As I say Congress tended to produce the front–runners for presidential nominations in the 1960s and 1970s. State governors have become more popular choices for the presidency in the last 40 years (even though no sitting governor has been nominated for president since George W. Bush in 2000). There were no female governors in 1971; there are six today.

So, yes, American politics has changed considerably since 1971 — even though there are those who continue to wage a battle against sexism, whether real or perceived.

One thing that hasn't changed is human nature. In this episode, it turned out that Archie wasn't planning to vote. Gloria (Sally Struthers) confirmed that for her astonished husband.

Archie insisted that he saved his vote for "the biggies""I don't waste it on these little meatball elections around here," he told Mike and Gloria.

He claimed that he "cherished" his vote — but most of the people I have known who would not exercise their right to vote were just plain apathetic. Not voting was not an act of patriotism for them. It was an act generally born of selfishness.

Apathy is a real problem in American politics, but it is a part of human nature — an unattractive part, to be sure, but a part nonetheless. And, to an extent, it is understandable. If polls suggest that a candidate is headed for a big victory, some voters may be discouraged from voting, figuring they can put the time to better use. People are so pressed for time these days.

Early voting has all but eliminated that concern in two–thirds of the states in the 21st century. It was not an option in 1971. Apathy needs a different excuse.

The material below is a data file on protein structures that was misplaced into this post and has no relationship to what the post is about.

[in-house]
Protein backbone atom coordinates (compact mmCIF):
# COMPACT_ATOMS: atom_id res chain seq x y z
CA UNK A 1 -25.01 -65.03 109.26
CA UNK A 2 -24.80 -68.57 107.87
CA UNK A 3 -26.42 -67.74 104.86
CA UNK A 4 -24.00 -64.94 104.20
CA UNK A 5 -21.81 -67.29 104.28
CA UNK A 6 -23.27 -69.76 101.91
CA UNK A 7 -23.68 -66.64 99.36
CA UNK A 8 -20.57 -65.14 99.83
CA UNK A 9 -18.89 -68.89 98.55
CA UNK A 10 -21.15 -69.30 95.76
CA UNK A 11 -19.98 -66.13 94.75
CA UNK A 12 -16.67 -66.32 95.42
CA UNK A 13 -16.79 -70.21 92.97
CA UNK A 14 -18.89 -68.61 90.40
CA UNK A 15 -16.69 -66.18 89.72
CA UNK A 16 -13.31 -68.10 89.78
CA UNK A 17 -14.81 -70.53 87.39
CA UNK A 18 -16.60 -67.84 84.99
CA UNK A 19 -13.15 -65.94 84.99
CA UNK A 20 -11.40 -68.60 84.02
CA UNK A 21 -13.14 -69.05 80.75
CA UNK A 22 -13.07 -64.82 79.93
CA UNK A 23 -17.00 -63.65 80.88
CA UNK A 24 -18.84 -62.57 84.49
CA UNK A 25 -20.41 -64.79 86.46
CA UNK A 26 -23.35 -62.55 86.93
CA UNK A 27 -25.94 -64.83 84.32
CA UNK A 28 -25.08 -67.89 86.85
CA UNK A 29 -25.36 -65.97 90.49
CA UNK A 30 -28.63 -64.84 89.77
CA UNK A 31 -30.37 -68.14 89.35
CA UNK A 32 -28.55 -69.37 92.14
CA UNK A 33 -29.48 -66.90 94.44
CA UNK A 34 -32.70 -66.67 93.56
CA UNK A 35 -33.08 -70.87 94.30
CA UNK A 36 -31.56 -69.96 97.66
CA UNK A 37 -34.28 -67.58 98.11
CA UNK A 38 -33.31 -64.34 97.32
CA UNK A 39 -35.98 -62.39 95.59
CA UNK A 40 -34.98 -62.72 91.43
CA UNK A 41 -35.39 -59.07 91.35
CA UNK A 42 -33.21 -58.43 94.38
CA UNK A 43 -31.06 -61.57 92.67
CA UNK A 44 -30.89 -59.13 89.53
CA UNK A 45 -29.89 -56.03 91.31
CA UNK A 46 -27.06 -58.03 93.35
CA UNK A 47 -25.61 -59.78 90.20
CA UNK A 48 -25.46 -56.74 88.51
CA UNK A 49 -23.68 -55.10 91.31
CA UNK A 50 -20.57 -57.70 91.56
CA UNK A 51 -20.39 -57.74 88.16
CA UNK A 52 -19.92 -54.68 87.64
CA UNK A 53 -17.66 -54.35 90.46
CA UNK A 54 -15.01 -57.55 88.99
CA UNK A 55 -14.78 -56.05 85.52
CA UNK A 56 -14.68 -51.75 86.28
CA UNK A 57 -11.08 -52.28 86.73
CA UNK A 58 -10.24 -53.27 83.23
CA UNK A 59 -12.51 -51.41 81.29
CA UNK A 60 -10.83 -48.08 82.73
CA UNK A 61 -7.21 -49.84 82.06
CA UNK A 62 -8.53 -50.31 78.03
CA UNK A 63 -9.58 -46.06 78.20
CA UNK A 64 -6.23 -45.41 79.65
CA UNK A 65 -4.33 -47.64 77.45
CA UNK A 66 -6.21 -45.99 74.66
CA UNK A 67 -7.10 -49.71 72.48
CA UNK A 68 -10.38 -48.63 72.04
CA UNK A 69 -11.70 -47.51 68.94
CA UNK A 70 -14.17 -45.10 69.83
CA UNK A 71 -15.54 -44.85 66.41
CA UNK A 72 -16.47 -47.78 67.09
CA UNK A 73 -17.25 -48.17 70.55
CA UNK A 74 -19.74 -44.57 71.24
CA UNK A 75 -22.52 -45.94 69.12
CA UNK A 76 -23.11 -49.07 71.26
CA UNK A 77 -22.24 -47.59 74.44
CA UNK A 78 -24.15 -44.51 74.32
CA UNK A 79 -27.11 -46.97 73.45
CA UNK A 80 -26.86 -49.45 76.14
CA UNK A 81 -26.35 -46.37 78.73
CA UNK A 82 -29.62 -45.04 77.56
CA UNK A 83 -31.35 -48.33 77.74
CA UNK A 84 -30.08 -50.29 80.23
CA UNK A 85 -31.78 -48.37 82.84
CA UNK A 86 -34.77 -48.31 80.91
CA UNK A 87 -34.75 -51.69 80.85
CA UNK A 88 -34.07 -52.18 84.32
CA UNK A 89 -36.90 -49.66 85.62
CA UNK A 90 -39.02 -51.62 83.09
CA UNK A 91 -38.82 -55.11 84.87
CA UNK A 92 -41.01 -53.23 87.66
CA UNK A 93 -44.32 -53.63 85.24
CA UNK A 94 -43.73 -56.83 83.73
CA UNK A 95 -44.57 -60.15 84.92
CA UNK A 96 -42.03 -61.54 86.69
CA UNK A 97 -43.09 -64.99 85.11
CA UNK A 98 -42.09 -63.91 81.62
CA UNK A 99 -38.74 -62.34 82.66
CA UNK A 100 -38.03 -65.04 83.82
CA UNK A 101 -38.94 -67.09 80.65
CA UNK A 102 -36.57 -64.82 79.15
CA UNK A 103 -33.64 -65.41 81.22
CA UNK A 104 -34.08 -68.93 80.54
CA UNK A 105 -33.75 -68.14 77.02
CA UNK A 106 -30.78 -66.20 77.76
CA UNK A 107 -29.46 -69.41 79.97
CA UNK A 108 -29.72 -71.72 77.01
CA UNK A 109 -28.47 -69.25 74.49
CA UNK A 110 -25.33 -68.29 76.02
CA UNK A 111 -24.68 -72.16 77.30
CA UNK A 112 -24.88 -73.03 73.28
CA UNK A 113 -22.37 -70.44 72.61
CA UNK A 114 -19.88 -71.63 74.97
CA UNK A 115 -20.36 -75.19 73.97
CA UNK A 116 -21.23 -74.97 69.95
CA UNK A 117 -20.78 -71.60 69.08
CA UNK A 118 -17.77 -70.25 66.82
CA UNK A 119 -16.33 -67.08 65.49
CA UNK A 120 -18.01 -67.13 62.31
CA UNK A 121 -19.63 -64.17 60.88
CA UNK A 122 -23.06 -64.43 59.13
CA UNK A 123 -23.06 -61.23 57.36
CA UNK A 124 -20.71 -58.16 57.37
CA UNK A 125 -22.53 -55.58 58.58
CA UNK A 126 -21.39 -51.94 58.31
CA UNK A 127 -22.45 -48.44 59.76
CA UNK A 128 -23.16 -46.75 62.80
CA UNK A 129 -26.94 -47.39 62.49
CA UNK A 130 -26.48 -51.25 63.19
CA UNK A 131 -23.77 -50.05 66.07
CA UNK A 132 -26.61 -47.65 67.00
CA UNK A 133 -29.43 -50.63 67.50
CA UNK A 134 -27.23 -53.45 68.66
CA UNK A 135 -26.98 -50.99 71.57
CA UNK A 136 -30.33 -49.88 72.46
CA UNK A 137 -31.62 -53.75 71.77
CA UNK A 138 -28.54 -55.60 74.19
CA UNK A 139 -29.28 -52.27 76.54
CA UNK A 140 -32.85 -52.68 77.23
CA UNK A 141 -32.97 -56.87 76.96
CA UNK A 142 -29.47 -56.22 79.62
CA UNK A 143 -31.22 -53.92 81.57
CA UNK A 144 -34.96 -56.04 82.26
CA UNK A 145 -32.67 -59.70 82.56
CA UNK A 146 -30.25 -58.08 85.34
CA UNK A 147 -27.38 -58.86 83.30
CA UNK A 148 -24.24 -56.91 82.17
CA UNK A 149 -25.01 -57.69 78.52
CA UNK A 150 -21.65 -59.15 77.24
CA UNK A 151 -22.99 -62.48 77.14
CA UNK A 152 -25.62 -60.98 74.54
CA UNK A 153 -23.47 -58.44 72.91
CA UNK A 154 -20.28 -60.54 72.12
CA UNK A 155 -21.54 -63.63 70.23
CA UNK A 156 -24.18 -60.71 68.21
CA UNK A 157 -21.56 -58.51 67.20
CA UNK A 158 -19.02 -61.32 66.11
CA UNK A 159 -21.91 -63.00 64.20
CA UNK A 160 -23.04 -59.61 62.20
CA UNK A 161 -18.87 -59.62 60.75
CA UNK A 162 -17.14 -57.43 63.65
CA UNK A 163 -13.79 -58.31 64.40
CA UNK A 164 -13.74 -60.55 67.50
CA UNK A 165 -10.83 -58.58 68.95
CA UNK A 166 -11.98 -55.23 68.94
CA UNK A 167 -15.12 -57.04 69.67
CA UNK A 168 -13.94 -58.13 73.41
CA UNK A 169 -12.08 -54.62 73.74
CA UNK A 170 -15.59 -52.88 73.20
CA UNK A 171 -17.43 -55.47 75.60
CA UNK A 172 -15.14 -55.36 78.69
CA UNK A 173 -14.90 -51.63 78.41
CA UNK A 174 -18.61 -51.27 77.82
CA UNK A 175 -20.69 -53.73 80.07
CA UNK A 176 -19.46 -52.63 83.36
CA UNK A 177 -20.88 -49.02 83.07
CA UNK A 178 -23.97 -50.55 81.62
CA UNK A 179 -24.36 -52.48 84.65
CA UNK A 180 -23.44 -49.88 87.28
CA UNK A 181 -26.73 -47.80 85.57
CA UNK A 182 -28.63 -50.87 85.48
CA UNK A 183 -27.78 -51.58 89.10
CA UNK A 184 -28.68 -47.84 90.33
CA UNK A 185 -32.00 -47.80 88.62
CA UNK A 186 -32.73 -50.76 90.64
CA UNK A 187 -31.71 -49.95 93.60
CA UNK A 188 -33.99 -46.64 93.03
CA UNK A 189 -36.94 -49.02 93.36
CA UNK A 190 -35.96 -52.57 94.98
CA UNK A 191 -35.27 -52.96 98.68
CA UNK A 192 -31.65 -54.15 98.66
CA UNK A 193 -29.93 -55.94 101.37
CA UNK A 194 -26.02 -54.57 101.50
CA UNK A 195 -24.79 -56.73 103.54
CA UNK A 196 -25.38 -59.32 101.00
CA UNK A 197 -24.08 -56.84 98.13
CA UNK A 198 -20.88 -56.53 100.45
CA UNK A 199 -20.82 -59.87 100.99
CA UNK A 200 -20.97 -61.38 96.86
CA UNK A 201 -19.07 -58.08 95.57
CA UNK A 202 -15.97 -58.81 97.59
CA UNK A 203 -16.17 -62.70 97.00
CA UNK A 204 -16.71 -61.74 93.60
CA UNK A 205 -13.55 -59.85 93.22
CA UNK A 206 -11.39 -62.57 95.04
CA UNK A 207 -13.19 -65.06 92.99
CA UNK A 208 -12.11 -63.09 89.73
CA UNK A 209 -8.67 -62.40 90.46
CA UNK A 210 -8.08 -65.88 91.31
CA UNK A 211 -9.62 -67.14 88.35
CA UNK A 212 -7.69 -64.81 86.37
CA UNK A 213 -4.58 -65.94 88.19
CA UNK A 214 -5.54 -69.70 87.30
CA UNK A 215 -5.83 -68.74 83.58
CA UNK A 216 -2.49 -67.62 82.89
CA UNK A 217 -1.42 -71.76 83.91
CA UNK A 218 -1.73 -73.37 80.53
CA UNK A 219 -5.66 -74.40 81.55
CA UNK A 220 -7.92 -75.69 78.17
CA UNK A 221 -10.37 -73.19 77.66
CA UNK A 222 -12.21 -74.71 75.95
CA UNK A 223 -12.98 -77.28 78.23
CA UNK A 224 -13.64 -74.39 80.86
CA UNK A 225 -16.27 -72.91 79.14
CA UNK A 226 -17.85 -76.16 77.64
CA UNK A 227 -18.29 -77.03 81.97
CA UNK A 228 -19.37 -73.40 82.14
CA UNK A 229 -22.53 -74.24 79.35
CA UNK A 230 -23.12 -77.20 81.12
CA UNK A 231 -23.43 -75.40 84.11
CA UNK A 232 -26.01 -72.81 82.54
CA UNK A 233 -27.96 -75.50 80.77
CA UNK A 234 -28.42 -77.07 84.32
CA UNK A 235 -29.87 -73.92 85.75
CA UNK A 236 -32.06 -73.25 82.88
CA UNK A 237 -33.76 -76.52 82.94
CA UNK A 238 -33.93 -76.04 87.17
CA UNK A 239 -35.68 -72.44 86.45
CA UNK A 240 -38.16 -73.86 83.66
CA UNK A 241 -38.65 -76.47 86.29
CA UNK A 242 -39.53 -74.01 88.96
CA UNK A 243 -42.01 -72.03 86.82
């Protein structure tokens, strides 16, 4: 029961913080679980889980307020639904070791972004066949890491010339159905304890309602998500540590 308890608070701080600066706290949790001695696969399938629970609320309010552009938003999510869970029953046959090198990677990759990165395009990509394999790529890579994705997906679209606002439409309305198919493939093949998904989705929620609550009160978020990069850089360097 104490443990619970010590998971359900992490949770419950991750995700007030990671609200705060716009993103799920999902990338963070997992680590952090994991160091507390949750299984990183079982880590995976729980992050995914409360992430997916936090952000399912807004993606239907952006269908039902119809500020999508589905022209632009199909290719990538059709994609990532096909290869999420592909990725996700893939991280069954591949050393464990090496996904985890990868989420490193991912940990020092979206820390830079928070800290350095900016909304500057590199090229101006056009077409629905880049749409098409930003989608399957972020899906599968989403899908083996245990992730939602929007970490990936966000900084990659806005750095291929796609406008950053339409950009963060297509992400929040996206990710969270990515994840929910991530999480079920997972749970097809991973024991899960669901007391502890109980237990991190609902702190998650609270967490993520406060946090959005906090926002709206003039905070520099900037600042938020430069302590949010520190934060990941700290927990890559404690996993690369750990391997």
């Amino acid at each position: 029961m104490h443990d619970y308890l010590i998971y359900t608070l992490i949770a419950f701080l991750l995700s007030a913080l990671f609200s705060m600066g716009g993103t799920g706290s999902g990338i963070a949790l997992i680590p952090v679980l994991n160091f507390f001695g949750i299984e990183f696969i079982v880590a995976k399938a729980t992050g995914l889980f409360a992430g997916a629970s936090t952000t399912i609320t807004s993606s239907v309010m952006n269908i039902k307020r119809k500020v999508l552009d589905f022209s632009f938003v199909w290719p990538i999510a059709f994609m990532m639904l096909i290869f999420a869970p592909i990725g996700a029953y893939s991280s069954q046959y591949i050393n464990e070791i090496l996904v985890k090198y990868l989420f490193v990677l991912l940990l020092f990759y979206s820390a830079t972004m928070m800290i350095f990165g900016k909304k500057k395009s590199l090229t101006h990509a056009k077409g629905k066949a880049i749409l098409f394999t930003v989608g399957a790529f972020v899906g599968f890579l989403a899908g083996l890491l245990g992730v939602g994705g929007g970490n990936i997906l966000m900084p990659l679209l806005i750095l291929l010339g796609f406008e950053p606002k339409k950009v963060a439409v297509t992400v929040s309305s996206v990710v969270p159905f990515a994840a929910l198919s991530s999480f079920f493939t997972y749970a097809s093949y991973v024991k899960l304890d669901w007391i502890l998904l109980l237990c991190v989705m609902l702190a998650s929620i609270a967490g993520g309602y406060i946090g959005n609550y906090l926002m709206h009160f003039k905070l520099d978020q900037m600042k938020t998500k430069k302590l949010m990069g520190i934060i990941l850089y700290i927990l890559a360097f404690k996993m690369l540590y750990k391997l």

Anyway ...

Few things chase away apathy better than a desire to defeat a candidate, and Archie was filled with that desire after he met the candidate. So he and Edith (Jean Stapleton) headed off for the polls on Election Day — only to be told by Louise Jefferson (Isabel Sanford), who was working the polls, that his name wasn't on the list of registered voters.

Archie couldn't believe it. He had lived in that neighborhood his whole life. In fact, he told Louise, he voted for Nixon for president. Louise said he must still be on the list because Nixon had been elected just three years earlier.

Then Edith interjected. The election that Nixon won was in 1968. Archie didn't vote in that election. He voted for Nixon against John F. Kennedy in 1960.

Louise was astonished that Archie hadn't voted in 11 years. Archie insisted he'd been busy. "Something was always coming up," Edith said. "One time he had a bad toe spasm."

Archie was not permitted to vote. He had been inactive too long, but he tried to talk Edith into voting his way since he couldn't vote. Whether she would or not was left undetermined when she went into the polling booth.

Later, when Mike and Gloria tried to get Archie to switch the TV channel to election coverage, he tried to discourage them by telling them their candidate couldn't win. Mike said turnout had been heavy. "She might squeak through," he told Archie.

"Yeah, how would you feel if Claire won by only one vote?" Gloria asked.

"Or two," Edith piped up.

And everyone knew how she had voted.

I guess the moral of the story was that there are some things that are too important to be left to someone else. Voting is one of them.

Monday, October 24, 2016

A Slice of American Pie

The title song from Don McLean's "American Pie," which hit the music stores on this day in 1971, is the song that everyone remembers from that album.

But my first exposure to the album was through my mother, who actually bought it because she liked the song "Vincent." I'm not even sure Mom had heard "American Pie" before she bought the album.

I know she didn't know the title of the song she liked. She thought the title was "Starry Starry Night" which was the opening line of the song — and a variation of the name of a painting by Vincent Van Gogh that she liked ("The Starry Night").